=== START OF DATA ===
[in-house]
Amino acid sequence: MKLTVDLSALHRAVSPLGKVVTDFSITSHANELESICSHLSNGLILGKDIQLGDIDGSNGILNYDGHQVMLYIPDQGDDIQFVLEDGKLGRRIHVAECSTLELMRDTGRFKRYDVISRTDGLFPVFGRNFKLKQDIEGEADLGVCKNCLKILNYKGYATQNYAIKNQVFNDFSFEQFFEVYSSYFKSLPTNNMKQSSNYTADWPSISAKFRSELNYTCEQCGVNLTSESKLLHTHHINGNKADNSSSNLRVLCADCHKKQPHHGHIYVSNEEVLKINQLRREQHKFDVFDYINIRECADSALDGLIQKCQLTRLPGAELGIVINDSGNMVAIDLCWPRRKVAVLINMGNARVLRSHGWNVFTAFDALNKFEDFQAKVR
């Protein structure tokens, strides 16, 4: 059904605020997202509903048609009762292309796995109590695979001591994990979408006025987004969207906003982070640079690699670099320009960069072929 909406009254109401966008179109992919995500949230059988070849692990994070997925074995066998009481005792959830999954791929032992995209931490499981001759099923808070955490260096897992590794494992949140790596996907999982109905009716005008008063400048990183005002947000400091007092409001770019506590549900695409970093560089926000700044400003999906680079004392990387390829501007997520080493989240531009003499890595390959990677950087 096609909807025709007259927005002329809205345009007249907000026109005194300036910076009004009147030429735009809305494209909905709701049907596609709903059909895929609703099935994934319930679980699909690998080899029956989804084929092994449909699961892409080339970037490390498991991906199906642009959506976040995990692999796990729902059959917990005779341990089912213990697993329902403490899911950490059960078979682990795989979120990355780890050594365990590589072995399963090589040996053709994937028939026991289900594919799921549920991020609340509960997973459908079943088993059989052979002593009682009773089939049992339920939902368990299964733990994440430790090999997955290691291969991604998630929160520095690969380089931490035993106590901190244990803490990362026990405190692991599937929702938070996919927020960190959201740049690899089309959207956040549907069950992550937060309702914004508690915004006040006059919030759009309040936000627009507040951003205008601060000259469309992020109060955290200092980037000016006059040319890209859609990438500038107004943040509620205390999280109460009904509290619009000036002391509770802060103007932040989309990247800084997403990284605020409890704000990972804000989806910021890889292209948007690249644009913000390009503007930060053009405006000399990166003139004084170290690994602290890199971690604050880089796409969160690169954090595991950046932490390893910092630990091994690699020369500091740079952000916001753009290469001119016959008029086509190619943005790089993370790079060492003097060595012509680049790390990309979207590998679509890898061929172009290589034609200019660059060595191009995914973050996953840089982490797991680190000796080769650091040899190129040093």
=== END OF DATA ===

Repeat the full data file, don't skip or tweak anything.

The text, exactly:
[in-house]
Amino acid sequence: MKLTVDLSALHRAVSPLGKVVTDFSITSHANELESICSHLSNGLILGKDIQLGDIDGSNGILNYDGHQVMLYIPDQGDDIQFVLEDGKLGRRIHVAECSTLELMRDTGRFKRYDVISRTDGLFPVFGRNFKLKQDIEGEADLGVCKNCLKILNYKGYATQNYAIKNQVFNDFSFEQFFEVYSSYFKSLPTNNMKQSSNYTADWPSISAKFRSELNYTCEQCGVNLTSESKLLHTHHINGNKADNSSSNLRVLCADCHKKQPHHGHIYVSNEEVLKINQLRREQHKFDVFDYINIRECADSALDGLIQKCQLTRLPGAELGIVINDSGNMVAIDLCWPRRKVAVLINMGNARVLRSHGWNVFTAFDALNKFEDFQAKVR
């Protein structure tokens, strides 16, 4: 059904605020997202509903048609009762292309796995109590695979001591994990979408006025987004969207906003982070640079690699670099320009960069072929 909406009254109401966008179109992919995500949230059988070849692990994070997925074995066998009481005792959830999954791929032992995209931490499981001759099923808070955490260096897992590794494992949140790596996907999982109905009716005008008063400048990183005002947000400091007092409001770019506590549900695409970093560089926000700044400003999906680079004392990387390829501007997520080493989240531009003499890595390959990677950087 096609909807025709007259927005002329809205345009007249907000026109005194300036910076009004009147030429735009809305494209909905709701049907596609709903059909895929609703099935994934319930679980699909690998080899029956989804084929092994449909699961892409080339970037490390498991991906199906642009959506976040995990692999796990729902059959917990005779341990089912213990697993329902403490899911950490059960078979682990795989979120990355780890050594365990590589072995399963090589040996053709994937028939026991289900594919799921549920991020609340509960997973459908079943088993059989052979002593009682009773089939049992339920939902368990299964733990994440430790090999997955290691291969991604998630929160520095690969380089931490035993106590901190244990803490990362026990405190692991599937929702938070996919927020960190959201740049690899089309959207956040549907069950992550937060309702914004508690915004006040006059919030759009309040936000627009507040951003205008601060000259469309992020109060955290200092980037000016006059040319890209859609990438500038107004943040509620205390999280109460009904509290619009000036002391509770802060103007932040989309990247800084997403990284605020409890704000990972804000989806910021890889292209948007690249644009913000390009503007930060053009405006000399990166003139004084170290690994602290890199971690604050880089796409969160690169954090595991950046932490390893910092630990091994690699020369500091740079952000916001753009290469001119016959008029086509190619943005790089993370790079060492003097060595012509680049790390990309979207590998679509890898061929172009290589034609200019660059060595191009995914973050996953840089982490797991680190000796080769650091040899190129040093």